“Mom is coming to visit,” Sean announced one night during dinner.
“Really? When is she coming?” Laurie asked, excited to have their first visitor since the wedding.
“She’ll be here for the weekend. I will pick her up from the airport after lunch Friday,” he replied.
Laurie was preparing dinner when Sean and his mother came in the door. After hugs and kisses all around, Laurie went back to the kitchen. Sean followed and offered to help. “Get out of here, silly,” Laurie teased. “You never help with cooking.”
“Well, I thought you could use a helping hand,” Sean replied as his mother came into the kitchen.
“Hey, don’t do that,” Laurie instructed as Sean began to slice the roast. “It will get cold before the rest of the food is ready.” Sean put the knife down and gave Laurie a look. When his mother was out of earshot, Sean grumbled, “Please don’t do that in front of mom.”
“Do what?” Laurie asked
“Correct me in front of her.” Sean said. “You embarrassed me.”
“I’m sorry sweetie,” Laurie consoled as she gave Sean a peck on the cheek. “I didn’t do it on purpose, I just want the meal to be perfect.”
After dinner everyone took their dishes to the kitchen and Sean started loading the dishwasher. “Sean, the goblets don’t go in the dishwasher, and the knives need to go point down,” Laurie said as she walked by carrying the serving platter.
“Please stop it,” Sean grunted under his breath so his mom couldn’t hear.
“Oops, sorry,” Laurie apologized, “but you have to load the dishwasher “just so” to get the most in it. Here, just let me do it.” She pushed Sean out of the kitchen and finished the job herself.
As they got ready for bed Laurie noticed a chill in the air. “Are you okay, honey?”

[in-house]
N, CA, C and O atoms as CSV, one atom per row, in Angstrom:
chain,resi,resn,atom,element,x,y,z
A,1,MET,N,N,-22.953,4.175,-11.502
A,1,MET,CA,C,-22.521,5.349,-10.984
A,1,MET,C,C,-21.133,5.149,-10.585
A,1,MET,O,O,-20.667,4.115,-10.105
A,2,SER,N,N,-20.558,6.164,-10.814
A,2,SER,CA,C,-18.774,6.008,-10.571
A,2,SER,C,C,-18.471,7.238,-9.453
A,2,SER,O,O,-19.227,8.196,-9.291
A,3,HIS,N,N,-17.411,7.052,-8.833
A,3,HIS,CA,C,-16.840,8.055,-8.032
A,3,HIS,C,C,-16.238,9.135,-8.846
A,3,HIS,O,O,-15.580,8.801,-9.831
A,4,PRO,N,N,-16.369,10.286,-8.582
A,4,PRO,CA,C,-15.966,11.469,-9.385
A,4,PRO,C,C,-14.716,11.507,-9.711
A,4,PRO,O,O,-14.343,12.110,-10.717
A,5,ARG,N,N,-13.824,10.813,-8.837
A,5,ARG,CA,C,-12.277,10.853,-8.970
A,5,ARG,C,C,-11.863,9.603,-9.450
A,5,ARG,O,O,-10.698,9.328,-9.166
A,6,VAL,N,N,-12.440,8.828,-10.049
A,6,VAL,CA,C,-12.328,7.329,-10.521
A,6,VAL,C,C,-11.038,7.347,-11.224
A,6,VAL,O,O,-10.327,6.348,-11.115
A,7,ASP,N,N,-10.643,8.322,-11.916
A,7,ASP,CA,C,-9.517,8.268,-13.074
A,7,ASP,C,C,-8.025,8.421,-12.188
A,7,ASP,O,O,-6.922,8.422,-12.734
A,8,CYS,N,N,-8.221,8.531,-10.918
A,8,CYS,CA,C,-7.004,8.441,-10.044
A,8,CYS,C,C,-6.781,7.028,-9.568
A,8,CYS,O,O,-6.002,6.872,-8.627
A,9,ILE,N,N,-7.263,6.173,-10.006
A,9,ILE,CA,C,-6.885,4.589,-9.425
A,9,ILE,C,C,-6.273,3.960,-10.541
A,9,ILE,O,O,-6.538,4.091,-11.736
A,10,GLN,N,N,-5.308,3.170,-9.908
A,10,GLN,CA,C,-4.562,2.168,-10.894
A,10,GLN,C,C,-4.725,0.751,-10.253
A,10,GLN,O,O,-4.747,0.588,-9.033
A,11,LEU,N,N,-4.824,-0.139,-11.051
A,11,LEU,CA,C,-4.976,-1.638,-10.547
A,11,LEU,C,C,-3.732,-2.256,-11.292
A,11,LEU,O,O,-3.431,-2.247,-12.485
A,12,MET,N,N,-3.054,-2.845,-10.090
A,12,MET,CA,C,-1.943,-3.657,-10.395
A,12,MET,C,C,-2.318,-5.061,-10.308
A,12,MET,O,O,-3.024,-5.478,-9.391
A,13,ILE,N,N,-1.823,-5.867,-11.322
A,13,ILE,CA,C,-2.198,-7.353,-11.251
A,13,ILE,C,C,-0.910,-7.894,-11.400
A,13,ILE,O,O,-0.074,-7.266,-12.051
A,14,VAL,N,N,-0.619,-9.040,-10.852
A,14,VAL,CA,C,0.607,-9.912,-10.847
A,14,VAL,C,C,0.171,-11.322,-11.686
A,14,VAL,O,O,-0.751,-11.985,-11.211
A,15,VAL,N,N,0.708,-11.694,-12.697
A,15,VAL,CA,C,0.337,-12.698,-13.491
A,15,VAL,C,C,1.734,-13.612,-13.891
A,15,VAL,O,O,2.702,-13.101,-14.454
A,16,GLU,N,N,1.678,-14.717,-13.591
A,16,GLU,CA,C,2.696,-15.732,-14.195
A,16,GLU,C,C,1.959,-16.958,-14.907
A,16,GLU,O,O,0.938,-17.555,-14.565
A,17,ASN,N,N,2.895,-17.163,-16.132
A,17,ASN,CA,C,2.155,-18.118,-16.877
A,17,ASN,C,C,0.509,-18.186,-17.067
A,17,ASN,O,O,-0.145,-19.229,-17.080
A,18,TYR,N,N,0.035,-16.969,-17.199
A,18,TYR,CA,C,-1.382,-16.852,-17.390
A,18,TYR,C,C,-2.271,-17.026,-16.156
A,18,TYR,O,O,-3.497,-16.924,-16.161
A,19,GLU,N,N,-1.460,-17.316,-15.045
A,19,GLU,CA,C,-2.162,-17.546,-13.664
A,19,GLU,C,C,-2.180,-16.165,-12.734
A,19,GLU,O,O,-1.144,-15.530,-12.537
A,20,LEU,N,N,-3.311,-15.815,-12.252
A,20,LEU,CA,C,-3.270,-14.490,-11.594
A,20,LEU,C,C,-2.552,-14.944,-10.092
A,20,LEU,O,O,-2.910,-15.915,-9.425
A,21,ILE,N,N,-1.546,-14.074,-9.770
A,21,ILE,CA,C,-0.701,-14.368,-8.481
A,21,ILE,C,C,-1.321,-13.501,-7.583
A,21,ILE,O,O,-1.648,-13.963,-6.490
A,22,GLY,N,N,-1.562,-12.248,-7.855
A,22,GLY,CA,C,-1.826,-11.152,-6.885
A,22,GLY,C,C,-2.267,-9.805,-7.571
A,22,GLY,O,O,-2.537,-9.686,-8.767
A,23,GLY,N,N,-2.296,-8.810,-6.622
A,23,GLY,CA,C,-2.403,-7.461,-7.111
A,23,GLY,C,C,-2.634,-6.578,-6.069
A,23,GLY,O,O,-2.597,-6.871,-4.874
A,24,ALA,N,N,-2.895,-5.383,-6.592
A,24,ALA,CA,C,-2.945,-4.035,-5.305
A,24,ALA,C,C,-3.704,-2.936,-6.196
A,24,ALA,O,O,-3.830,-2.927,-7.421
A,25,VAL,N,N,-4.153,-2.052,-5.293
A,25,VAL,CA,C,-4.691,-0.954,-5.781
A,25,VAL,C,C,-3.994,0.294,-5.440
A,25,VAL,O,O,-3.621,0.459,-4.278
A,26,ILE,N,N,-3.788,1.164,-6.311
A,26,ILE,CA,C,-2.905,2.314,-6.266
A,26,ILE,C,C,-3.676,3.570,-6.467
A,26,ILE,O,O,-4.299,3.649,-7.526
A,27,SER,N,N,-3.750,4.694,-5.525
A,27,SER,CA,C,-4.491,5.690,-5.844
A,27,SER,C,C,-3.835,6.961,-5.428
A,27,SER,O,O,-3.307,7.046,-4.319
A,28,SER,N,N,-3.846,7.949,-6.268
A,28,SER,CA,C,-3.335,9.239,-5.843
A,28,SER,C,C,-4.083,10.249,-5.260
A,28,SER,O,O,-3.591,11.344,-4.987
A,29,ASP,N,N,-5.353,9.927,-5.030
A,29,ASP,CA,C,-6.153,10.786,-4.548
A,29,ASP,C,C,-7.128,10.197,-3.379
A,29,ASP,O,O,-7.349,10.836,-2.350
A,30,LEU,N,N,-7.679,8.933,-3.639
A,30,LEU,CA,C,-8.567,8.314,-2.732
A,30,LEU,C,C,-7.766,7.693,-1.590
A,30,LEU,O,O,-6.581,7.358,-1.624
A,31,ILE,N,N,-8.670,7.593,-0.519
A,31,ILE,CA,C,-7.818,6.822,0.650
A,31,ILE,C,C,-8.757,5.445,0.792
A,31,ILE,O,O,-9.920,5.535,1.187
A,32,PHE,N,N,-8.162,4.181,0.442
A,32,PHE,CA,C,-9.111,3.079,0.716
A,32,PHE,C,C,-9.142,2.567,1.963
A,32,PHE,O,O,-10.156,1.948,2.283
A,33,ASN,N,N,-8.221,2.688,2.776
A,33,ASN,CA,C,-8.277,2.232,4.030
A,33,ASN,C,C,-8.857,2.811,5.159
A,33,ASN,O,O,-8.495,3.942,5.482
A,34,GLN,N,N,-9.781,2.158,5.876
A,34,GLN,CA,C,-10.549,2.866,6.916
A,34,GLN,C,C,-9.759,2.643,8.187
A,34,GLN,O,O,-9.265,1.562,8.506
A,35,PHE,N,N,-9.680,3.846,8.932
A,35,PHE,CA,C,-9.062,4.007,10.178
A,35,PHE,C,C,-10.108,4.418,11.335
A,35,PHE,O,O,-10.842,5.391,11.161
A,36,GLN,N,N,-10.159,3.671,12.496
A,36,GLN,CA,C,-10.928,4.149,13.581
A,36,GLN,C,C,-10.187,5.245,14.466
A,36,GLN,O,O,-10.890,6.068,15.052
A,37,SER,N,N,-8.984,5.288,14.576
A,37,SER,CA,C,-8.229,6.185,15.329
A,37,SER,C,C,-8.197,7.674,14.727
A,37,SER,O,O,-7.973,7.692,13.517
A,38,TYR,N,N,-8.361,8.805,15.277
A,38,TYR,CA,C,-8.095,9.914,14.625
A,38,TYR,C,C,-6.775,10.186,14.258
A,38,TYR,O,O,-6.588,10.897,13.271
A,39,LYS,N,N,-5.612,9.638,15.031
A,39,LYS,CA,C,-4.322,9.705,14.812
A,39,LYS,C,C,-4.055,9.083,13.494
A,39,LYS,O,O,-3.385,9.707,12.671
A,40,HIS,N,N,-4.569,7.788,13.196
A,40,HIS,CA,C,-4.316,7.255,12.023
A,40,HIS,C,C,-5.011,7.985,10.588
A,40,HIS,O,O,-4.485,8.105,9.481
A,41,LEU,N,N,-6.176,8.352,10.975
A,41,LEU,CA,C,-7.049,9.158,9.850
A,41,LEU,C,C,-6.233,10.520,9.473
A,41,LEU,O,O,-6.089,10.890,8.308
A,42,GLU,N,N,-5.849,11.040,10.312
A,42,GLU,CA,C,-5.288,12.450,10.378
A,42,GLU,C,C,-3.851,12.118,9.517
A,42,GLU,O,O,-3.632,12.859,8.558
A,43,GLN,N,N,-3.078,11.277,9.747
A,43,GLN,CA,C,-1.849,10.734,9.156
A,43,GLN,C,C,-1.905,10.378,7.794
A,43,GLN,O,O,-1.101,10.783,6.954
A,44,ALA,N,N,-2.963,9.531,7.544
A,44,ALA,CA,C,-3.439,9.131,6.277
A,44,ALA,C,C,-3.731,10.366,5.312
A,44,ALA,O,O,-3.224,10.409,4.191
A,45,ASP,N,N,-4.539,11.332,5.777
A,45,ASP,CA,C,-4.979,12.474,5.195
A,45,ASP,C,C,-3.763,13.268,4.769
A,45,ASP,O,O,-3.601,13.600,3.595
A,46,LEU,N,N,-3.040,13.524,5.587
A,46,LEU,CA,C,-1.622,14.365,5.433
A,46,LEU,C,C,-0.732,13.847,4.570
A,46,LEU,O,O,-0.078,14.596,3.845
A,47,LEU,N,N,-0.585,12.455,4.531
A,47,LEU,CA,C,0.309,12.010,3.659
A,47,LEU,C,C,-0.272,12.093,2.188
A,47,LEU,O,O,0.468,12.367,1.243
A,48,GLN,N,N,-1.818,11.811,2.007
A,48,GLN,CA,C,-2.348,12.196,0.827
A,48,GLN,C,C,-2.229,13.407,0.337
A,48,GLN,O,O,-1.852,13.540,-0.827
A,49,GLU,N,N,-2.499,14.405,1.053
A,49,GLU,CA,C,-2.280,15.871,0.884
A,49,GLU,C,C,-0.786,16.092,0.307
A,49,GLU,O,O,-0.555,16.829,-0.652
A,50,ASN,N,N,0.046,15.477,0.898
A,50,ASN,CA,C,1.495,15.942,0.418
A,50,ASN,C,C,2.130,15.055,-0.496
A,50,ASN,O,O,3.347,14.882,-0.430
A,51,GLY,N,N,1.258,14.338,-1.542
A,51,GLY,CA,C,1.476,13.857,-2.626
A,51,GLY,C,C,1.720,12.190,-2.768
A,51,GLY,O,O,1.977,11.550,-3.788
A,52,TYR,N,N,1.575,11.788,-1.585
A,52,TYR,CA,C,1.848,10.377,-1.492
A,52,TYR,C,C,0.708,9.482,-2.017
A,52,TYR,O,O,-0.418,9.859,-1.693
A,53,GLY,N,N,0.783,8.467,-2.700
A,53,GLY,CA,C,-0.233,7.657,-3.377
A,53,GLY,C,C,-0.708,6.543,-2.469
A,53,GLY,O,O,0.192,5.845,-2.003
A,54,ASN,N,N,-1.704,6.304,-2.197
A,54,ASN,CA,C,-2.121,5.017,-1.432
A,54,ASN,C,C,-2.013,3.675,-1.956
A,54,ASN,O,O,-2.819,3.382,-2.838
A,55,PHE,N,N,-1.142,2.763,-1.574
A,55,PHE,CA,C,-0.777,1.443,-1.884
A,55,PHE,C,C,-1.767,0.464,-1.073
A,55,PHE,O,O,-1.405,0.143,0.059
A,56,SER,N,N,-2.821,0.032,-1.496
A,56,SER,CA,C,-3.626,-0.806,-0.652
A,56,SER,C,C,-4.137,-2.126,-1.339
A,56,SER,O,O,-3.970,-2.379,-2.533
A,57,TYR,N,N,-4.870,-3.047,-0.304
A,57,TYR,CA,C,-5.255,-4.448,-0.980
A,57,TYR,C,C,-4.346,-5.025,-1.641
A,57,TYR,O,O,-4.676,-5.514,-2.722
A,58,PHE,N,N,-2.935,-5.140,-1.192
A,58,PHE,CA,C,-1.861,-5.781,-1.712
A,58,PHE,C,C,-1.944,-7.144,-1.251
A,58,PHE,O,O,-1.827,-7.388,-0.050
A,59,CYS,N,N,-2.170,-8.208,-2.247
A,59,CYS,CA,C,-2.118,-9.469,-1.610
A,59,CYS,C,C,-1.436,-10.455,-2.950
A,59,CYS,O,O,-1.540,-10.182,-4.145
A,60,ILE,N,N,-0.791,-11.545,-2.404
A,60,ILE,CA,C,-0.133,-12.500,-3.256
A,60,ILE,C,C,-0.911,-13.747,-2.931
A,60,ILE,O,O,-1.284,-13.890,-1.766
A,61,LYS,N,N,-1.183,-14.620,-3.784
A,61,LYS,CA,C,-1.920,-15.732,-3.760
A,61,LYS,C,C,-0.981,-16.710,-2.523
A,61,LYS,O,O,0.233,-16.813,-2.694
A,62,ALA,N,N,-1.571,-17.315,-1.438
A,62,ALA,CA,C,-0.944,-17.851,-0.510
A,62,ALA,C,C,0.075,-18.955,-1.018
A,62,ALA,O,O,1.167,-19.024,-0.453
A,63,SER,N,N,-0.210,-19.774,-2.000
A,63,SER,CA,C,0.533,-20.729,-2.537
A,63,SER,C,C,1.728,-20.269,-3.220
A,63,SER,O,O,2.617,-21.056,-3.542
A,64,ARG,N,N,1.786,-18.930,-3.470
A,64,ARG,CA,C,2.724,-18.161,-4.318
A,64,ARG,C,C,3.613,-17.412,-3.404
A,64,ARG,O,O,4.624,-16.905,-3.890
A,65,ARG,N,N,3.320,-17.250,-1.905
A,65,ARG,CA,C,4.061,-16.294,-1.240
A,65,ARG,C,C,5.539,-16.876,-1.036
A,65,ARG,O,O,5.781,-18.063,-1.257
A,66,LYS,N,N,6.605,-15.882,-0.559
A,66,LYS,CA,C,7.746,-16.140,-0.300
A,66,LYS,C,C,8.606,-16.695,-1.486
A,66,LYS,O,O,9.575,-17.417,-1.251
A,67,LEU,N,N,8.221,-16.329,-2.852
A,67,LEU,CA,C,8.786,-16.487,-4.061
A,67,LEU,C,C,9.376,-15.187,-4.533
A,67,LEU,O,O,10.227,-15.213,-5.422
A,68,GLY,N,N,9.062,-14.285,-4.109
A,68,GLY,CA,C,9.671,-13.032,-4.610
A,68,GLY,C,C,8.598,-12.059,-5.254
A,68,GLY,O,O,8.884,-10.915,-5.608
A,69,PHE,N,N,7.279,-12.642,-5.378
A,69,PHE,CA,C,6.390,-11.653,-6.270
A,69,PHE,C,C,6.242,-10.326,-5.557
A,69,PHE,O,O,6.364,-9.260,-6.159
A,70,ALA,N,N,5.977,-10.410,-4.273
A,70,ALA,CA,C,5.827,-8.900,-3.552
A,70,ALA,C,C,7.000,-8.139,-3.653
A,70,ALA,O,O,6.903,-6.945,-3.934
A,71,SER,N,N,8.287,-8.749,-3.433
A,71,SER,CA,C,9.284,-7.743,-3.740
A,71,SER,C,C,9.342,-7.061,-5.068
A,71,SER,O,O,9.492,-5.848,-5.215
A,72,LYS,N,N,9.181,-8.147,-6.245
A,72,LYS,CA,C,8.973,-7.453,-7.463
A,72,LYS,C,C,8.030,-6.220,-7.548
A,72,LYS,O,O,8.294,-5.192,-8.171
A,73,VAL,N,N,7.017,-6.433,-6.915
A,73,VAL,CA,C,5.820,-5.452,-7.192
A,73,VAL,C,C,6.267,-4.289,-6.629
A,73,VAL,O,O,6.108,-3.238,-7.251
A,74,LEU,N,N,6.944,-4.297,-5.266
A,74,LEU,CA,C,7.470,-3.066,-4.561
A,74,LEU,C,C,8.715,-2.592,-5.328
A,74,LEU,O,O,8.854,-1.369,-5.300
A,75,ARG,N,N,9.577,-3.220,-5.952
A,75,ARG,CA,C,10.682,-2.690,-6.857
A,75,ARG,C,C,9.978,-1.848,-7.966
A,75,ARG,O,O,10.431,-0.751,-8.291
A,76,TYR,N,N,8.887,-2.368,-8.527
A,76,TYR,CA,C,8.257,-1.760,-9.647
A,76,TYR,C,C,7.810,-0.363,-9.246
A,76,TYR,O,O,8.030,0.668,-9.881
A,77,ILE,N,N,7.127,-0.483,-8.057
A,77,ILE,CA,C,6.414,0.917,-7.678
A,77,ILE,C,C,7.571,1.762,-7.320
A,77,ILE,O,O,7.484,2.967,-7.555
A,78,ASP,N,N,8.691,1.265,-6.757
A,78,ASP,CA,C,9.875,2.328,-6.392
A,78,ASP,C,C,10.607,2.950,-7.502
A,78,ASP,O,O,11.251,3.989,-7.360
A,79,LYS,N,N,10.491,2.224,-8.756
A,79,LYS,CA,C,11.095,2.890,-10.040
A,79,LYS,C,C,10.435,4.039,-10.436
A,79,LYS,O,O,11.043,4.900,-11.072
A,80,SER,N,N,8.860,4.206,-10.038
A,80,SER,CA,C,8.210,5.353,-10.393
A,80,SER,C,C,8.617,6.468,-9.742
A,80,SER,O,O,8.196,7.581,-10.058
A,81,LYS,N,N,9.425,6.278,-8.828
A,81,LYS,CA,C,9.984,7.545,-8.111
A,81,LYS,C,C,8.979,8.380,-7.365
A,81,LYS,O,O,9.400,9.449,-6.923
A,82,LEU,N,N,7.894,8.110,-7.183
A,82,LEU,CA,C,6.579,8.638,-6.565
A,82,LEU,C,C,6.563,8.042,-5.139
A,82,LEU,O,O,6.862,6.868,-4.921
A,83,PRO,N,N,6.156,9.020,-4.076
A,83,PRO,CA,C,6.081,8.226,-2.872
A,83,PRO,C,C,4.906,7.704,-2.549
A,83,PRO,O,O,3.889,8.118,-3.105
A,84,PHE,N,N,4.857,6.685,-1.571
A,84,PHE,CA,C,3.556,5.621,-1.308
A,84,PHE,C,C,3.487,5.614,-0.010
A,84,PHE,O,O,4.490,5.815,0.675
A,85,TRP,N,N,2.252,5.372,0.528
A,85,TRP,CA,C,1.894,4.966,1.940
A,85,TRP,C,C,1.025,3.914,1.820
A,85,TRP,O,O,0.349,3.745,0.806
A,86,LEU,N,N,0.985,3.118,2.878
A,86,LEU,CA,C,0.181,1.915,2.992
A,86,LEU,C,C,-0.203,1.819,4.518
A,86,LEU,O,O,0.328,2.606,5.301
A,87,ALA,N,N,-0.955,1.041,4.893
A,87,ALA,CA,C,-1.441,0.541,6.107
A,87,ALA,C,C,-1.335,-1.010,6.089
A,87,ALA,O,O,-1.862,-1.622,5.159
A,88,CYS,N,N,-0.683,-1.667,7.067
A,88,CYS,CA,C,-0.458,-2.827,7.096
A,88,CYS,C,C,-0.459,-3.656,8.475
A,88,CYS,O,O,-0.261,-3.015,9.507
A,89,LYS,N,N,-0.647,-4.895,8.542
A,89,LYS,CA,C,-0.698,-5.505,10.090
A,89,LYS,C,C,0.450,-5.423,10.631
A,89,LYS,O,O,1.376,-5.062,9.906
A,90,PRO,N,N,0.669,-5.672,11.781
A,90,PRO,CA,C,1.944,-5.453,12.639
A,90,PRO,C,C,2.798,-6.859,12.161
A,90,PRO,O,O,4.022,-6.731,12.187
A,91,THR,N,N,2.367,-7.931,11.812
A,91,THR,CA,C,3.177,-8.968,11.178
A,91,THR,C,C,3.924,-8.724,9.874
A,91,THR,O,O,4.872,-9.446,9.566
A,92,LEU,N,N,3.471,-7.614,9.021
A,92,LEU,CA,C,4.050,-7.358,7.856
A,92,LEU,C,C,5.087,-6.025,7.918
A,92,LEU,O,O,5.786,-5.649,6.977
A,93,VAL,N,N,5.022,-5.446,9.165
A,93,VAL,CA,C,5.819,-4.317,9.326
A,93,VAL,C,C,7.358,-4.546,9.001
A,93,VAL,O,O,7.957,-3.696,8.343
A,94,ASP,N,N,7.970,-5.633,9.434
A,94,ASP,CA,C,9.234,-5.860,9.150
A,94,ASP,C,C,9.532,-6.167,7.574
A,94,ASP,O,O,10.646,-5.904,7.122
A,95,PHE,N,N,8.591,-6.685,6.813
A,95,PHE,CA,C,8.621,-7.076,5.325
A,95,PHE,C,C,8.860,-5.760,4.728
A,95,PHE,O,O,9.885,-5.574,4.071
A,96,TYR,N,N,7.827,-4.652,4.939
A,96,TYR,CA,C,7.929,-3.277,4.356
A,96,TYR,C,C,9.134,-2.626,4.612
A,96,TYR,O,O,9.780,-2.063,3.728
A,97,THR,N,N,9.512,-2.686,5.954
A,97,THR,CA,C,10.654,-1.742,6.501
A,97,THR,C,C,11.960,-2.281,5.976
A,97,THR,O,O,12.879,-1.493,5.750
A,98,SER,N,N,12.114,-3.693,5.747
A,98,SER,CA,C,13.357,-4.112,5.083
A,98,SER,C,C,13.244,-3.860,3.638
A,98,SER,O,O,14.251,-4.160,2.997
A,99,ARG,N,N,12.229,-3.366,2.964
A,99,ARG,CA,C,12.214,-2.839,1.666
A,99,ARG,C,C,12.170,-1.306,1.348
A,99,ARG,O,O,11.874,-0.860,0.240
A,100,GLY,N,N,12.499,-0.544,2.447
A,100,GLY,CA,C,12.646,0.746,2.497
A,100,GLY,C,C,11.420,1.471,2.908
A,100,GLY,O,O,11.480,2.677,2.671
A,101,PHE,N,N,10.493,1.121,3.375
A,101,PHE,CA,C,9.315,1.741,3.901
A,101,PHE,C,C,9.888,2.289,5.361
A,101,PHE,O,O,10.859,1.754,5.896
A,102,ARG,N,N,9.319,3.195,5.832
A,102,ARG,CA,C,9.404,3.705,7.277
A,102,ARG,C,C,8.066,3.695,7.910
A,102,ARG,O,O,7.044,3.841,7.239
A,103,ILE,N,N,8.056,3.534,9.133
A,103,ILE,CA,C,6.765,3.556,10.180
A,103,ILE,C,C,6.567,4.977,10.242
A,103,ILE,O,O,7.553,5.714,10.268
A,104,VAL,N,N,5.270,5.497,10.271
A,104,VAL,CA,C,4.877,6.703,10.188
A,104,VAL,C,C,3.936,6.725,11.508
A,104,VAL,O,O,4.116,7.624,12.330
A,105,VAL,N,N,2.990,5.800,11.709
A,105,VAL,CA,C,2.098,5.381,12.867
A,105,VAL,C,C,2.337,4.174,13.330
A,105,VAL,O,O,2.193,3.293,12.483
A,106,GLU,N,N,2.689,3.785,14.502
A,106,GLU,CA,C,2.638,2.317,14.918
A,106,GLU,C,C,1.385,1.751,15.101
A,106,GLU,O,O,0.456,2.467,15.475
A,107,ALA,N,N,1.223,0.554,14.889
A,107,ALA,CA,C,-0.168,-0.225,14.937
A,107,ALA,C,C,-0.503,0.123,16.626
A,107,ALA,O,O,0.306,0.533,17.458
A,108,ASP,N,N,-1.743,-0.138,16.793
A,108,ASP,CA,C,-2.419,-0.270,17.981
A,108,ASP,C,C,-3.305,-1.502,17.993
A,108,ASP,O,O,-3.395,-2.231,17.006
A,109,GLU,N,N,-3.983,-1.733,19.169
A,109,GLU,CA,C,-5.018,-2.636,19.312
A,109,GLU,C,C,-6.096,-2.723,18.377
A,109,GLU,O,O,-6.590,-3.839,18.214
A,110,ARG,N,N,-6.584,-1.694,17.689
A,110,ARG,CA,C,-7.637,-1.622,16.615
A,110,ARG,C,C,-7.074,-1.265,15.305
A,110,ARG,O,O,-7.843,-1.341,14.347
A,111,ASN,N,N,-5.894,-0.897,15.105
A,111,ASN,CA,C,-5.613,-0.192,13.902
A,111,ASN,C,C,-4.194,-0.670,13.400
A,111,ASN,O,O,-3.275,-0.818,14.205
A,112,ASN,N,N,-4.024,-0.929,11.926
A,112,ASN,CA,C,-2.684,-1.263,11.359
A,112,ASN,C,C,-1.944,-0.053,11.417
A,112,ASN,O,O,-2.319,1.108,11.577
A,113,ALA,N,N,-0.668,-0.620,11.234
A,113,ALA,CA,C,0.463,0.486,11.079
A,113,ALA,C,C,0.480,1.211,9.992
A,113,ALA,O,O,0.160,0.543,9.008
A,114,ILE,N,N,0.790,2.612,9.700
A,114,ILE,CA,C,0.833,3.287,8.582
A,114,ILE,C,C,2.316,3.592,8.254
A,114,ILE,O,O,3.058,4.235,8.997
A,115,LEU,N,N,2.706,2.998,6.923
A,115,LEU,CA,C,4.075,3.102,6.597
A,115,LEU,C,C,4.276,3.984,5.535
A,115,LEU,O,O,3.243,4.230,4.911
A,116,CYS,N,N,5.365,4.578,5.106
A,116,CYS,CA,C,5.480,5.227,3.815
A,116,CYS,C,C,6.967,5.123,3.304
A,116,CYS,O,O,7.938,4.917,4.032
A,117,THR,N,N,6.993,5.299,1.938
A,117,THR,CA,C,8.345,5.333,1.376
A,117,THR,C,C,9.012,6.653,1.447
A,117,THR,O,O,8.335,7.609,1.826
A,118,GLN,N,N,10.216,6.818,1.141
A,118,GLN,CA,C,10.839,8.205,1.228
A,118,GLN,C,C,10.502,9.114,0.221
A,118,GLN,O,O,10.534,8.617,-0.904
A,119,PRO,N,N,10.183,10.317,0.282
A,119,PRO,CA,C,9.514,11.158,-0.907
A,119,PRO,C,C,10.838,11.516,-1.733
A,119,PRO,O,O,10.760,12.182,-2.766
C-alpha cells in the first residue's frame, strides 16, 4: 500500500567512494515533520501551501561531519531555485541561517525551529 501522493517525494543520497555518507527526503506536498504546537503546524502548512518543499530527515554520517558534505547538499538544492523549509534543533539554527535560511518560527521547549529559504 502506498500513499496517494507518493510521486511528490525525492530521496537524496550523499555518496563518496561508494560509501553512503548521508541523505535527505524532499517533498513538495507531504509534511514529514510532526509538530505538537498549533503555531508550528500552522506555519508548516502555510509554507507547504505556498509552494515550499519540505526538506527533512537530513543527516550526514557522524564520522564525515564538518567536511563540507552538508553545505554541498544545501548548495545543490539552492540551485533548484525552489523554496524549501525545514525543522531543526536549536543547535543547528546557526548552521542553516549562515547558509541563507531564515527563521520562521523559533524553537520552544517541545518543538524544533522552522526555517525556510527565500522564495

“Why do you keep correcting me in front of mom?” Sean groused. “I asked you not to, but you keep doing it anyway.”
“I promise I am not trying to embarrass you. You are just being sensitive. Besides, why don’t you just spend some time with your mom and stop trying to impress her with your domestic skills?” Laurie joked as she rubbed Sean’s shoulders.
“Please, just promise me you will stop talking to me like a child the rest of the weekend.”
“Yes, sir.” Laurie clicked her heels together and saluted Sean in a teasing manner. “Love you, mean it!”
The next morning Laurie was frying bacon when Sean came into the kitchen. As he reached around her to grab bacon off the serving dish, Laurie scolded, “Sean, stop it, breakfast will be ready in a few minutes.” She heard a groan and turned to see Sean giving her another look.
"Sorry, honey,” she mouthed as Sean’s mom walked in.
During breakfast the three decided to go antiquing in the next town. They got in the car and Sean pulled out of the garage. As he pulled onto the highway Laurie said, “Sean, why did you turn left? The quickest way to the antique shop is to turn right and take Highway 101.” When Sean growled through gritted teeth, “Because this is the way I want to go, HONEY,” she turned away in embarrassment and looked intently out the window.
As they were driving through the countryside, Laurie continued to look out the passenger window. Most of the leaves were off the trees now and Laurie could see far into the woods. She noticed a little squirrel scampering through the woods ahead of them. When she realized the squirrel was on a path that would put him squarely under their front tire, she flung her arms up, braced against the dashboard and screamed, “SLOW DOWN OR YOU’LL KILL HIM!”
Startled, Sean slammed on brakes and yelled, “What the heck?”
Laurie, realizing that she was the only one who had seen the squirrel, stared back at Sean sheepishly. “Well, um, you see, there was a little squirrel . . . ,” her voice trailed off as she heard a menacing “Grrrrrr,” from the driver’s side of the car.
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